Mere Stock Ownership Not Enough
Nor did the Tenth Circuit believe L’s ownership of AFI’s stock supported recharacterization. It rejected the bankruptcy court’s reliance on “identity of interest between the creditor and stockholder” to suggest characterization of L’s loans as equity, stating, “We see no reason to assume that all funds transferred to a business owned by a single stockholder must be in the nature of equity.” Indeed, because “one cannot own more than all of a company’s stock,” L would not invest more funds “in exchange for no additional equity.” Id.
L’s notes lacked a fixed maturity date, but the Tenth Circuit rejected the bankruptcy court’s deeming this to be an indicator of a capital contribution. Each note expressly required the payment of principal plus accrued interest no later than five years from the date of execution, and if payment was not made then, it required full payment when AFI’s certificates of deposit were released. The notes were thus enforceable. Merely because L had not yet exercised his contractual right to enforce the notes had no significance. Id. at *10.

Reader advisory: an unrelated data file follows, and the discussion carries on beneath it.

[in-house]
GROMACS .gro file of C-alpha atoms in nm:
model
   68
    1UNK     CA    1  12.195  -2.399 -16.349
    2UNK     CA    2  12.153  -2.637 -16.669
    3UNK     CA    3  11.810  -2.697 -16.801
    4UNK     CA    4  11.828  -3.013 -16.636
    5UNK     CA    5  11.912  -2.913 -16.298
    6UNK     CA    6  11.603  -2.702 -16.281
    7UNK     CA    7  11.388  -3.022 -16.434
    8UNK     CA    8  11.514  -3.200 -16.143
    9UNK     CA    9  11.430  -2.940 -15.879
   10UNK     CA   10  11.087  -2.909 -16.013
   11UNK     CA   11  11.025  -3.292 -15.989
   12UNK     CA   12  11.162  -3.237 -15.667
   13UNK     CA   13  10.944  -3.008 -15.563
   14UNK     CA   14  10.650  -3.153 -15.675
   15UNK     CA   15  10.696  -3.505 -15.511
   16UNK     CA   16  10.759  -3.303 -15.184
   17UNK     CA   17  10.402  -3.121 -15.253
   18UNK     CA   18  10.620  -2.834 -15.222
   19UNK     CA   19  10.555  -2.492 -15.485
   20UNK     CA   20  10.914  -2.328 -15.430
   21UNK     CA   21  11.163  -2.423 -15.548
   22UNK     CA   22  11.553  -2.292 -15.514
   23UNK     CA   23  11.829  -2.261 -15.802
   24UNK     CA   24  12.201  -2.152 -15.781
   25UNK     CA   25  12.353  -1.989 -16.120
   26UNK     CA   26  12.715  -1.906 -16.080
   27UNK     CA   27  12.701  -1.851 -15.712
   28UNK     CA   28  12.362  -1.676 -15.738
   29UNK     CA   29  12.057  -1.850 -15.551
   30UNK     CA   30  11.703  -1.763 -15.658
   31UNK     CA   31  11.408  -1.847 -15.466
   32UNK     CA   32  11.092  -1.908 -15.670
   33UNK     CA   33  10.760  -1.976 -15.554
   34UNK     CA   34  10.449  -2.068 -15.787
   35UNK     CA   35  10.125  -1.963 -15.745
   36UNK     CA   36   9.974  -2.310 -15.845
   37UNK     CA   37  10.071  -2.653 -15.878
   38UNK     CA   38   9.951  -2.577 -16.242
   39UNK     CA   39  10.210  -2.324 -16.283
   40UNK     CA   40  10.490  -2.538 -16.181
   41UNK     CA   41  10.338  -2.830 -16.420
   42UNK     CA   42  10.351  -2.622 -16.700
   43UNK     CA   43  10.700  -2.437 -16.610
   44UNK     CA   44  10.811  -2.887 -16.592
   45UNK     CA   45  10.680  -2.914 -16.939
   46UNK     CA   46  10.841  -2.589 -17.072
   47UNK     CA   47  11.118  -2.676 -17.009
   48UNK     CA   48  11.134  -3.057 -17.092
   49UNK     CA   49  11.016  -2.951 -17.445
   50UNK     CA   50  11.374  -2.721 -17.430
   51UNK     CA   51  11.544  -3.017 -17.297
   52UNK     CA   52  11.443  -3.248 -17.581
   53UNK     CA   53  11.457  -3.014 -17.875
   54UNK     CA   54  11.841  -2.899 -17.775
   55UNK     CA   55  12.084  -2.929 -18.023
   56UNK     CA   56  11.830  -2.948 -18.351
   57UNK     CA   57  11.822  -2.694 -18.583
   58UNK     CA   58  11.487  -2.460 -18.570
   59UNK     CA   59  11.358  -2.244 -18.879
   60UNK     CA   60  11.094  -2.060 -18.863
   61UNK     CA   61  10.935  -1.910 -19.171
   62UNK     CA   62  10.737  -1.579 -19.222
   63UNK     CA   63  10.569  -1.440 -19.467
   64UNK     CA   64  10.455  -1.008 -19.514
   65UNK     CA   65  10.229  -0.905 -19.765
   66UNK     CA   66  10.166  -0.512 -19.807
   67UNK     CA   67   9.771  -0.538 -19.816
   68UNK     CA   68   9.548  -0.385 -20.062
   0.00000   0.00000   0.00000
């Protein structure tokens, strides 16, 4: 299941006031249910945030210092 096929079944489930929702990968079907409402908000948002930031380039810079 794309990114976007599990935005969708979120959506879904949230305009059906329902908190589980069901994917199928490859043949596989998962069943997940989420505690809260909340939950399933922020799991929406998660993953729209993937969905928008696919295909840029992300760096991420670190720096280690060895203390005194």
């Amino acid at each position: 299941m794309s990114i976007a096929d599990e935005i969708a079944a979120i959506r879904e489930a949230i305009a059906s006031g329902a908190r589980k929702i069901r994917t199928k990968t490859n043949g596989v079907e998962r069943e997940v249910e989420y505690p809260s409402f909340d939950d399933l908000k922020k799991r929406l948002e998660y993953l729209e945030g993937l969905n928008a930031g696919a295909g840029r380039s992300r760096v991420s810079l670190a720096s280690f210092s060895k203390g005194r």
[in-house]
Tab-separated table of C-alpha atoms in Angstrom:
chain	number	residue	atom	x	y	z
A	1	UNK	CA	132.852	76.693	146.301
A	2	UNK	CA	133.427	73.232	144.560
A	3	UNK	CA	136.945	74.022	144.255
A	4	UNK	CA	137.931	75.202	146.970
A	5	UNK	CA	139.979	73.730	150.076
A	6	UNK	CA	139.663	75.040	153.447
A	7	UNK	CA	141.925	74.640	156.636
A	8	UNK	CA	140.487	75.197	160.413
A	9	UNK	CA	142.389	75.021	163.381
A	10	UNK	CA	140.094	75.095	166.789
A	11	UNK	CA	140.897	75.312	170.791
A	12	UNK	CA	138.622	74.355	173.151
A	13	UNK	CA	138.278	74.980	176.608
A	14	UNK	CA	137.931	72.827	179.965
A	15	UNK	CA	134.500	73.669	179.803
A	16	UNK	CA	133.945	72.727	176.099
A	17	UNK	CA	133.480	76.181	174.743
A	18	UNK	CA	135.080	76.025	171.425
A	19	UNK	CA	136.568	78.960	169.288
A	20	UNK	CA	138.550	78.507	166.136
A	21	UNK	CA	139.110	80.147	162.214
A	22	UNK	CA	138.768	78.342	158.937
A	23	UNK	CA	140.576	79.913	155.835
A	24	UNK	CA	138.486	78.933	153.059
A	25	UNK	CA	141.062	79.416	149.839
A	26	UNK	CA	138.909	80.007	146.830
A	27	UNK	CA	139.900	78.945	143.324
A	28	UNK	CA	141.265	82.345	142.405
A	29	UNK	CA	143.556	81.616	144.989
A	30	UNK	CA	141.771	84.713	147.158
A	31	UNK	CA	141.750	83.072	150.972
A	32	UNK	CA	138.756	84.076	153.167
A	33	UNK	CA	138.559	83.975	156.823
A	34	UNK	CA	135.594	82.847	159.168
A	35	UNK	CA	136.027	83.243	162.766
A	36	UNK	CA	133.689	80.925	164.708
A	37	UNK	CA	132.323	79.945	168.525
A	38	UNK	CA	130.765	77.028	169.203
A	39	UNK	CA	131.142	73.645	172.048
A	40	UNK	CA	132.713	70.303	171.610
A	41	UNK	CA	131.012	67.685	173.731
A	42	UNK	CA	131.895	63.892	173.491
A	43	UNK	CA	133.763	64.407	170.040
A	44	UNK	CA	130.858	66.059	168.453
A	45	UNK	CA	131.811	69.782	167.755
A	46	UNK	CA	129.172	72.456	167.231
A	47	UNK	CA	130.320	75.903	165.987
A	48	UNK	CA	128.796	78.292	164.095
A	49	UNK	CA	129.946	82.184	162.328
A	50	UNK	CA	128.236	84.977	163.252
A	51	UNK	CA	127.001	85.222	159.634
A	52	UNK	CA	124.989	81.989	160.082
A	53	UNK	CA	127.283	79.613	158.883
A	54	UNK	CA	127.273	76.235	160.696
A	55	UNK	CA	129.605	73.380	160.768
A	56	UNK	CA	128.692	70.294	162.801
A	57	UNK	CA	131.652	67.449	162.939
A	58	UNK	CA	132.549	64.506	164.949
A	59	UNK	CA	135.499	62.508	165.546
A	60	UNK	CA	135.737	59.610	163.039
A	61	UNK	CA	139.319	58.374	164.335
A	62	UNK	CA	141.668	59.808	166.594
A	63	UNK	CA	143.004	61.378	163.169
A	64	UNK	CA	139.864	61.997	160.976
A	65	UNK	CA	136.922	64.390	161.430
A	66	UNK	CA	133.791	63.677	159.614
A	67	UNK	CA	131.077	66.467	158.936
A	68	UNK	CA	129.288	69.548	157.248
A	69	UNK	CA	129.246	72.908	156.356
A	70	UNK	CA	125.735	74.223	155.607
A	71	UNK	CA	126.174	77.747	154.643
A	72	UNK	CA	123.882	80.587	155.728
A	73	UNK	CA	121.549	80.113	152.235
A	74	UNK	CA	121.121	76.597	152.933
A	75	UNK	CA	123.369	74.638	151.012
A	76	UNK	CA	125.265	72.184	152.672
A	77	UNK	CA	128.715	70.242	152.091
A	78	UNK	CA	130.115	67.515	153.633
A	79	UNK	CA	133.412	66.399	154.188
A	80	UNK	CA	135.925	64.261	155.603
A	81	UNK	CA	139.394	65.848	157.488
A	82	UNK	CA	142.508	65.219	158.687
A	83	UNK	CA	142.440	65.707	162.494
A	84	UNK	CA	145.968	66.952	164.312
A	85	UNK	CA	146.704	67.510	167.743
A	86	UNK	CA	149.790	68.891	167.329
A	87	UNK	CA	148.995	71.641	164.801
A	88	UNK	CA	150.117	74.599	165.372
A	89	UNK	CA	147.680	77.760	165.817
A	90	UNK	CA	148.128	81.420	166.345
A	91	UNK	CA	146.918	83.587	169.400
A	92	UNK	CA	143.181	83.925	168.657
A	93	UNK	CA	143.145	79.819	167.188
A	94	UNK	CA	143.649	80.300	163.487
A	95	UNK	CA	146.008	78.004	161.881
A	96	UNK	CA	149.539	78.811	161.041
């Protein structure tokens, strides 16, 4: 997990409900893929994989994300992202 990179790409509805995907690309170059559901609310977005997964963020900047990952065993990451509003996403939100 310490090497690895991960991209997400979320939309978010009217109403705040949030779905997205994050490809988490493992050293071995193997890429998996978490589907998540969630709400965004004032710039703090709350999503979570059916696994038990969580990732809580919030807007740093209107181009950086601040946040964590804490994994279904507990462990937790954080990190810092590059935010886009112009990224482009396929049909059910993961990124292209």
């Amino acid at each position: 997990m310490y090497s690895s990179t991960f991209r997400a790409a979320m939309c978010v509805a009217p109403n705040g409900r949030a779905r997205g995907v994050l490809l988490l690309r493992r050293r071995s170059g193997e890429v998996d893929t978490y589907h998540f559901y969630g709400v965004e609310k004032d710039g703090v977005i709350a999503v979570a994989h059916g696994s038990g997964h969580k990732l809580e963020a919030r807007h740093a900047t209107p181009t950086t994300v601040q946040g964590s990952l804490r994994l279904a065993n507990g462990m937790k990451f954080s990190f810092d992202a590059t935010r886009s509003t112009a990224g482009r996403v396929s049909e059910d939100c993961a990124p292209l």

Undercapitalization Not Dispositive
AFI’s undercapitalization was also not dispositive. In the words of the court, “placing too heavy an emphasis on undercapitalization [in this context] … would create an ‘unhealthy deterrent effect,’ causing business owners to fear that, should their ‘rescue efforts’ fail, a court will ‘give disproportionate weight to the poor capital condition of their failing companies and thus too quickly refuse to treat their cash infusions as loans.’” Id., citing Hedged-Investments, 380 F.3d at 1298 n.1. Because of the large amount invested by L for his interest in AFI and his later efforts to save the business, it was hardly surprising “that he would seek notes in return.” Id. Moreover, although AFI had been undercapitalized for a coal mining business, it “was not engaged in coal mining”; its business activity was instead limited to meeting its “reclamation obligations to the State of Missouri.” Id.
L also “intended the notes to be satisfied” upon Missouri’s releasing of the “reclamation bond,” according to the precise language of the notes. The court, therefore, rejected the bankruptcy court’s finding that L “never intended the loans to be repaid by AFI.” Id. In the words of the court of appeals, “the evidence is abundantly clear that [L] expected repayment of debt in accordance with the terms of the notes … .” Id. at n.5.
Cautious Approach to Recharacterization